This is a competing continuation application of R-01DK51081. In the past, it has explored the human physiology of parathyroid hormone-related protein (PTHrP). In its most recent cycles, it has also focused on exploring the therapeutic potential of PTHrP as an anabolic skeletal agent for the treatment of osteoporosis. Data in the prior versions have demonstrated that PTHrP is at least as efficacious in humans as the current gold standard for the anabolic treatment of osteoporosis: parathyroid hormone or PTH(1-34). In addition, in the prior round of funding, we have defined the complete therapeutic window of PTHrP(1-36) in healthy young adults as well as in postmenopausal women: these studies demonstrate that doses of PTHrP higher than those previously employed appear safe as well as effective. These findings suggest that higher doses of PTHrP may be even more efficacious than those prior studied. Further, in addition to potential superior efficacy, PTHrP appears to have a superior safety and tolerability profile, with no hypercalcemia, nausea, muscle cramps or other adverse effects at therapeutic doses. Finally, in contrast to PTH which is a mixed anabolic and catabolic agent, PTHrP appears to be a pure anabolic agent. Collectively, these studies mandate a definitive head-to-head comparator trial of PTH(1-34) vs. PTHrP(1-36) in the treatment of postmenopausal osteoporosis. This is the single Specific Aim of this study: To perform a direct, head-to-head, direct comparator, randomized, controlled clinical trial of PTHrP(1-36) vs. PTH(1-34) for the treatment of postmenopausal osteoporosis, with both safety/tolerability and efficacy endpoints.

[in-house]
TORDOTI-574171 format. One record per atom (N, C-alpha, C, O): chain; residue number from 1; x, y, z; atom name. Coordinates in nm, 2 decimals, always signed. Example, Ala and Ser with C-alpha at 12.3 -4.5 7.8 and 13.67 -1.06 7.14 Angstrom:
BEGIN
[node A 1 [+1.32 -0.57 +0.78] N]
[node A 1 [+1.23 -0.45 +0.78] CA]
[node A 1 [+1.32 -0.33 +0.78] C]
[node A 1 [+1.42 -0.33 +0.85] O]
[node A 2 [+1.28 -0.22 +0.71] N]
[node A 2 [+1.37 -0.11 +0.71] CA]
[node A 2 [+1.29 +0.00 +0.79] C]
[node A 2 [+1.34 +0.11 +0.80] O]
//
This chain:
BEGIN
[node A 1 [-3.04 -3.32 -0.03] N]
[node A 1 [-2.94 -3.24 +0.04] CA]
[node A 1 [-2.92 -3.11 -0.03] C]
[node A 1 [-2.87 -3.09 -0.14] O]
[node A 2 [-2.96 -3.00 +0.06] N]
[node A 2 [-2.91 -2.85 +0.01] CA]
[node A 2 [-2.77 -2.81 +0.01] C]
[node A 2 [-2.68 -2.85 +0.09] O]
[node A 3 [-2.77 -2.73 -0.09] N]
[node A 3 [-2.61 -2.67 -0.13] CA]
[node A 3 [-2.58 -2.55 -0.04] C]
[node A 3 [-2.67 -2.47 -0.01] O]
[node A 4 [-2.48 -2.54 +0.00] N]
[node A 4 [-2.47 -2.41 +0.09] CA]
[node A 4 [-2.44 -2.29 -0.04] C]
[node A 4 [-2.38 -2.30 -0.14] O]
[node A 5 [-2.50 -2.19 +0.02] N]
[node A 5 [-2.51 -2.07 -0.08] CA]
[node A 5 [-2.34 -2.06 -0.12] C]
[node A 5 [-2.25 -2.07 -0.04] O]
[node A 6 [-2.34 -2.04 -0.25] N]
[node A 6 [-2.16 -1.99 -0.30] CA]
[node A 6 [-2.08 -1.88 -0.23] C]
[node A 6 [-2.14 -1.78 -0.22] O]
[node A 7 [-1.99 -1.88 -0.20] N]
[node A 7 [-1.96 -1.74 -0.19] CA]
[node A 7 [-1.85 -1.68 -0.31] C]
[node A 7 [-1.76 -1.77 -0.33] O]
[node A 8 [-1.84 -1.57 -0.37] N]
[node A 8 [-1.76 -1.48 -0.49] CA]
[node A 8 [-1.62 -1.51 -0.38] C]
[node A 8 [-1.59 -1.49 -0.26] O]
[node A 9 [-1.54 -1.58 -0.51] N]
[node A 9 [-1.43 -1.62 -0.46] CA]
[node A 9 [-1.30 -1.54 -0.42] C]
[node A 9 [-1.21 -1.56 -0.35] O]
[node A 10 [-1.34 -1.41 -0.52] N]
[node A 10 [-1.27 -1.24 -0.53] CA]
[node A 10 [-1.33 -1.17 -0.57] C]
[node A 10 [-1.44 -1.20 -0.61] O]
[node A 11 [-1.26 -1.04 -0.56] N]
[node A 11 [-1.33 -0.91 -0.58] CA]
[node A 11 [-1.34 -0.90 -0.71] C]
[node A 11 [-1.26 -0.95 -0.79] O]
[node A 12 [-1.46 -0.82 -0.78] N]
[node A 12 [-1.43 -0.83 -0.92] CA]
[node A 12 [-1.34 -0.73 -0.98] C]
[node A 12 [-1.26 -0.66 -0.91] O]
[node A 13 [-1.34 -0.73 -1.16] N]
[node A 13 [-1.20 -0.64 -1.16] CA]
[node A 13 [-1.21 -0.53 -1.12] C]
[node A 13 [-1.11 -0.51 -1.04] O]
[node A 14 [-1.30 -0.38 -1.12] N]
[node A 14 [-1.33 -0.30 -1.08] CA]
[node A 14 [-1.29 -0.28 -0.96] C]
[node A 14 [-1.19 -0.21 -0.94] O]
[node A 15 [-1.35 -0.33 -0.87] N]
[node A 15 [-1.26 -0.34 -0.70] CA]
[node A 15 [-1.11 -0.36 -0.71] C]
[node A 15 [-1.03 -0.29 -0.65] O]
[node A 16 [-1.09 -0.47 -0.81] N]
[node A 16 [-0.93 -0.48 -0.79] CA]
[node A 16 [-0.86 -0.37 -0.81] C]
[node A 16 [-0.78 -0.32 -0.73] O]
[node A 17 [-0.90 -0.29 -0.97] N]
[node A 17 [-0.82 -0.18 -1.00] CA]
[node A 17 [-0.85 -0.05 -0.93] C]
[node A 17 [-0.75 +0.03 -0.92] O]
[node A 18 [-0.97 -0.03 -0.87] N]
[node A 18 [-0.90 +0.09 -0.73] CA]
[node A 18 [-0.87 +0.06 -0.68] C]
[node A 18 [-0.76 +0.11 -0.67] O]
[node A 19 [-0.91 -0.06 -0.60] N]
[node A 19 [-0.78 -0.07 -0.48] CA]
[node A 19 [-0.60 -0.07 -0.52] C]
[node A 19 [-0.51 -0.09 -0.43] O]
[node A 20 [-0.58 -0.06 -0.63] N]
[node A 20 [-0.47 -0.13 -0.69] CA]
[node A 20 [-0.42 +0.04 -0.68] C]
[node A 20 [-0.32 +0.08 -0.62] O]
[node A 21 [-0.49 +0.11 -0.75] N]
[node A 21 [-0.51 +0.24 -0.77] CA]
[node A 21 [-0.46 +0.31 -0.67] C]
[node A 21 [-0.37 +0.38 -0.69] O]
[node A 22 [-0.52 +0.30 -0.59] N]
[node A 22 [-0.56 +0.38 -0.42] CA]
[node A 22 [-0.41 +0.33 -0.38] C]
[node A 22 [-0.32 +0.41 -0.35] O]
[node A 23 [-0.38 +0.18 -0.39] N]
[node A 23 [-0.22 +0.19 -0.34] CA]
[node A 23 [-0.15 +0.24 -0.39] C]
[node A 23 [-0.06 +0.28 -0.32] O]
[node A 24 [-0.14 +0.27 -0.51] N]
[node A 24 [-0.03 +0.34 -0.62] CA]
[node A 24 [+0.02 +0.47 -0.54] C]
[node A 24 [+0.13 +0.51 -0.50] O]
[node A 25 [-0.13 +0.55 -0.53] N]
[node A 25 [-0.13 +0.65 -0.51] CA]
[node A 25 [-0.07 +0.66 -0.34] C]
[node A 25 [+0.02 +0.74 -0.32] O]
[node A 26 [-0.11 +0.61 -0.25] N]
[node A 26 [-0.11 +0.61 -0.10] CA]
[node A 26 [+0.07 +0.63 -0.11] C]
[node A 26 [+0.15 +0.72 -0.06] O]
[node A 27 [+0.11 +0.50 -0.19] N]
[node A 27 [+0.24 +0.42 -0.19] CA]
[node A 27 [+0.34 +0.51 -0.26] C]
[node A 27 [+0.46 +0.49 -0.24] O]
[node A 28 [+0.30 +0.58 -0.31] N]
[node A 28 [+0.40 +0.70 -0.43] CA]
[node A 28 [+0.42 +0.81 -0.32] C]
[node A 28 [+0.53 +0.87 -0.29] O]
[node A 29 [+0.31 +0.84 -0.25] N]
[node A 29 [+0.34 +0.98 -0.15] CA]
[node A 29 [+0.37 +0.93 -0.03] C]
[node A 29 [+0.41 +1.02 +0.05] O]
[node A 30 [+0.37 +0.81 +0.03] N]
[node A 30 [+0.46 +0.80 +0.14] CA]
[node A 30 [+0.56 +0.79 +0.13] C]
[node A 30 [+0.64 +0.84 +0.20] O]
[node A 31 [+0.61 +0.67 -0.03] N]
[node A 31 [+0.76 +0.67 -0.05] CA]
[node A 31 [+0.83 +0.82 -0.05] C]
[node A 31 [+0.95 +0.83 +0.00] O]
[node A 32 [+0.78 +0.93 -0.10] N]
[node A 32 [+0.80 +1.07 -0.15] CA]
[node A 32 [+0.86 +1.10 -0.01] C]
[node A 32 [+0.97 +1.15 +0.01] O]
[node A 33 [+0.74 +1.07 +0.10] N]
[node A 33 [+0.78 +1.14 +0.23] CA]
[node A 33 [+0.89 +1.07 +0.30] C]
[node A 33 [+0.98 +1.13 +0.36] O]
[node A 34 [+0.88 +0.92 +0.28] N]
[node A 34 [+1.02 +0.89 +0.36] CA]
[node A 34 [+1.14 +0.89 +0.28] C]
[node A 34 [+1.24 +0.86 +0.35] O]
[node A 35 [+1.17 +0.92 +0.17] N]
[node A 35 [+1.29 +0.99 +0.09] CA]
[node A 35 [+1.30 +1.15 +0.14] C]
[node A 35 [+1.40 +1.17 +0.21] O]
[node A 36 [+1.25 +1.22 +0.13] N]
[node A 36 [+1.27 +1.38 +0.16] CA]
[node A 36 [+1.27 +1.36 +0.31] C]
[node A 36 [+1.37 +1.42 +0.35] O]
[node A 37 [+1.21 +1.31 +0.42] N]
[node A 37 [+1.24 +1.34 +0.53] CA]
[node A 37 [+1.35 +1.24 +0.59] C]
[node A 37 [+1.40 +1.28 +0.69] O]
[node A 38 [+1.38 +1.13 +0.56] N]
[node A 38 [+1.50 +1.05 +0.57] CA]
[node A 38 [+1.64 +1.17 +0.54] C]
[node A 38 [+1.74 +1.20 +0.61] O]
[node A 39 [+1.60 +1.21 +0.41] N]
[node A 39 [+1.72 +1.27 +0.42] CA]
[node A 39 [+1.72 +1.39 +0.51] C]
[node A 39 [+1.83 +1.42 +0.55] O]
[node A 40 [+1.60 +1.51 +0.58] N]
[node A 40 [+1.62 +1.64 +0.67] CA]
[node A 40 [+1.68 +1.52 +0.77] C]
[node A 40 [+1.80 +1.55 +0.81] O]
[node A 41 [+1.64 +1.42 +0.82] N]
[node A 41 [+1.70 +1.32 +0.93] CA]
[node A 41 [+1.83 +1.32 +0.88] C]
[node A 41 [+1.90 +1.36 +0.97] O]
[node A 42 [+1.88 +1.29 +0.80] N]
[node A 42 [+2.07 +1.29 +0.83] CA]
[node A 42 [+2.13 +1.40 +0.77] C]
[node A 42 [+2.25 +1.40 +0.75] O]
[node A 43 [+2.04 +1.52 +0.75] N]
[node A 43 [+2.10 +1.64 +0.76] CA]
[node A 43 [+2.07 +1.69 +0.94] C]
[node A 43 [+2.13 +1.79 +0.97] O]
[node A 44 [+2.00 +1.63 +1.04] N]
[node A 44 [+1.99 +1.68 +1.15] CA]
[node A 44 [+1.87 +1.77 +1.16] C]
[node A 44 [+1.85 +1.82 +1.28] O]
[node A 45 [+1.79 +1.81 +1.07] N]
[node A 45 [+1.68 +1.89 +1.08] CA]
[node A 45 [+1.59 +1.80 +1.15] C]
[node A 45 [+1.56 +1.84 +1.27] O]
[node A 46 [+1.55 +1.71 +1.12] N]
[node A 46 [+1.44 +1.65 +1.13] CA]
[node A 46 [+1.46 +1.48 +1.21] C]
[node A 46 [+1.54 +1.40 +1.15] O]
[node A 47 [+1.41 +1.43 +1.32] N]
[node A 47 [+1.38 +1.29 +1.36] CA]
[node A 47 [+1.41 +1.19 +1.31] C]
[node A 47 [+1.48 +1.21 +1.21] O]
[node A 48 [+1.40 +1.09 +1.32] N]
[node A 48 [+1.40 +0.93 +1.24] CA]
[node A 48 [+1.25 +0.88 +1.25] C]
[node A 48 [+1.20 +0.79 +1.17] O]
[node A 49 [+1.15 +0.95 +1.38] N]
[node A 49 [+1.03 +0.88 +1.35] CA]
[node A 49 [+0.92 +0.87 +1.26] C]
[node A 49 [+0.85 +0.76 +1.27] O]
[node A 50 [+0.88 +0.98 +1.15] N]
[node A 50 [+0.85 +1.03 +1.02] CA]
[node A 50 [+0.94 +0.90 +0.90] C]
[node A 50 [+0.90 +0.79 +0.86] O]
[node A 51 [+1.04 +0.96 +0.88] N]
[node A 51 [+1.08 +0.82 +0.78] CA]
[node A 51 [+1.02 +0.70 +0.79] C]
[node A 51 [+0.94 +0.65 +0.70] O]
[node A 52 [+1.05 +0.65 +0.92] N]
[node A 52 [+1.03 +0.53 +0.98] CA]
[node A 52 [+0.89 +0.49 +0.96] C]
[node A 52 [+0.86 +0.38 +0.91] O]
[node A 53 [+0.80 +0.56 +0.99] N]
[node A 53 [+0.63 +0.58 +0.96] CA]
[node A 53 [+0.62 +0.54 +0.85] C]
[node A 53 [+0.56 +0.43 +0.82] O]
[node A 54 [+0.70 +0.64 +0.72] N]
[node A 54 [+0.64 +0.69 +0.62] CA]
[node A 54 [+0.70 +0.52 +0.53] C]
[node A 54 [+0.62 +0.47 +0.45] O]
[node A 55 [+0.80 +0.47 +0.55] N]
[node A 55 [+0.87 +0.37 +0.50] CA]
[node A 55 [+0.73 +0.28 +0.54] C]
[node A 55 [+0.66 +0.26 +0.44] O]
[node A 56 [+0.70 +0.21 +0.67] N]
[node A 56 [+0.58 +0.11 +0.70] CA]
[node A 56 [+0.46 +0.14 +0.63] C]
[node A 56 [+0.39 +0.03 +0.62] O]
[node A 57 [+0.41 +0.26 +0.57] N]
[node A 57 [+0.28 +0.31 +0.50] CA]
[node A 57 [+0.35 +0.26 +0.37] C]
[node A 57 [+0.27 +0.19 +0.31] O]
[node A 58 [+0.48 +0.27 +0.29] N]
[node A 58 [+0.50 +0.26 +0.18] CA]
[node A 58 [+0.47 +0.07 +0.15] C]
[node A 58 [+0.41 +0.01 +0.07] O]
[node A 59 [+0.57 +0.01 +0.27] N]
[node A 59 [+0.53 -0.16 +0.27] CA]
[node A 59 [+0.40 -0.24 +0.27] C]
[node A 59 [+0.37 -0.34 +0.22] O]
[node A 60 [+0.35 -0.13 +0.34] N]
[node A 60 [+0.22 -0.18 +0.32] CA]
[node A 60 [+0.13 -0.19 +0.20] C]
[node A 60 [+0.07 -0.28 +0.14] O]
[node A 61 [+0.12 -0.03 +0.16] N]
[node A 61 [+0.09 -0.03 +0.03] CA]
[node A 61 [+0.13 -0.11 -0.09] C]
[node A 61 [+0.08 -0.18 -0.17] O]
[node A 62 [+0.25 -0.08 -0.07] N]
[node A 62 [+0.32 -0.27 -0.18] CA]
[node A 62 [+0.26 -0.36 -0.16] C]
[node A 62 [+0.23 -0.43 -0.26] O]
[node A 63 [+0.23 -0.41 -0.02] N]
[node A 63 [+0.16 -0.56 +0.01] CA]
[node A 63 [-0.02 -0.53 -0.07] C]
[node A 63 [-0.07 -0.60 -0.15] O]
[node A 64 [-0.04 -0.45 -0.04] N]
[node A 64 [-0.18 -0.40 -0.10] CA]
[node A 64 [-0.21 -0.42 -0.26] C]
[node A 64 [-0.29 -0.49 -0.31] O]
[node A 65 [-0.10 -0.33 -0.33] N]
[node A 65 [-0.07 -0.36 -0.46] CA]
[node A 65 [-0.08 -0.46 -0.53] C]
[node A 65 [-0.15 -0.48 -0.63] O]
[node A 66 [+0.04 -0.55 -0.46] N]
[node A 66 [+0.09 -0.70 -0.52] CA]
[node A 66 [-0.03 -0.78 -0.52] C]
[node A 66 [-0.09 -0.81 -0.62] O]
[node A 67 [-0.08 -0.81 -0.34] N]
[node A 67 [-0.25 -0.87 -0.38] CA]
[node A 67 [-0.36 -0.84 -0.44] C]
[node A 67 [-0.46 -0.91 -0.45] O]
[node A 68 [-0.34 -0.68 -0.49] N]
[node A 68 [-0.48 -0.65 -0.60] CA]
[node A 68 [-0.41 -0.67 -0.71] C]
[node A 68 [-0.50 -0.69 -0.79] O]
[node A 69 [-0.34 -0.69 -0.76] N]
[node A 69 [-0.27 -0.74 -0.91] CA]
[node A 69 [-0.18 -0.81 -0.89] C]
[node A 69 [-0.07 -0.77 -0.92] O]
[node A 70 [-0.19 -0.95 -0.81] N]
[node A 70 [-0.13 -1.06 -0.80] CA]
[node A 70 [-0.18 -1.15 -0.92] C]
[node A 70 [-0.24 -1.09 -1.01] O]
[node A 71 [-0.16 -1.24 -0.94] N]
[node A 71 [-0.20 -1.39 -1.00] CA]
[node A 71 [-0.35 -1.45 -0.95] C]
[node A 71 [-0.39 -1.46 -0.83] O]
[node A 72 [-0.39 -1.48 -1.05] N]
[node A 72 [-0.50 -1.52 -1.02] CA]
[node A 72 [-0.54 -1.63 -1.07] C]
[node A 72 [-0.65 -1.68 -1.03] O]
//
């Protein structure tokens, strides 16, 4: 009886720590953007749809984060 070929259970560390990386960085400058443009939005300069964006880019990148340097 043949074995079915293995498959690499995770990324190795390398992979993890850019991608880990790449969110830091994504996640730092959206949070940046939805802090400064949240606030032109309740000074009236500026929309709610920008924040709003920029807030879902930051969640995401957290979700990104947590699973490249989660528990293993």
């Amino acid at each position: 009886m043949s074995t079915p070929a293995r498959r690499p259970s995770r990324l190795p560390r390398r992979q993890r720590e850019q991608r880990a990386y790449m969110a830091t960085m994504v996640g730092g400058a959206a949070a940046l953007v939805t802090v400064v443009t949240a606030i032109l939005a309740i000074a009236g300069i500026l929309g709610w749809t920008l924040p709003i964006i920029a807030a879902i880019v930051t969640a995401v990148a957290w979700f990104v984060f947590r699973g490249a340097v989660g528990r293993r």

Public Health Relevance

Osteoporosis is a major cause of fracture, pain, disability, and other morbidities as well as mortality in postmenopausal women, aging men, and patients treated with glucocorticoids. Anti-resorptive therapies are partially effective, and anabolic therapies are even more effective. The current gold standard anabolic agent is PTH(1-34), but its safety and efficacy is limited by nausea, muscle cramps, hypercalcemia and other adverse effects. Reports published from earlier versions of this grant suggest that PTHrP may have superior safety and tolerability, and also may confer efficacy advantages over PTH. The purpose of this project is to directly compare, for the first time, PTH and PTHrP in an efficacy and safety/tolerability study.

National Institute of Health (NIH)
National Institute of Diabetes and Digestive and Kidney Diseases (NIDDK)
Research Project (R01)
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Skeletal Biology Development and Disease Study Section (SBDD)
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Malozowski, Saul N
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University of Pittsburgh
Internal Medicine/Medicine
Schools of Medicine
United States
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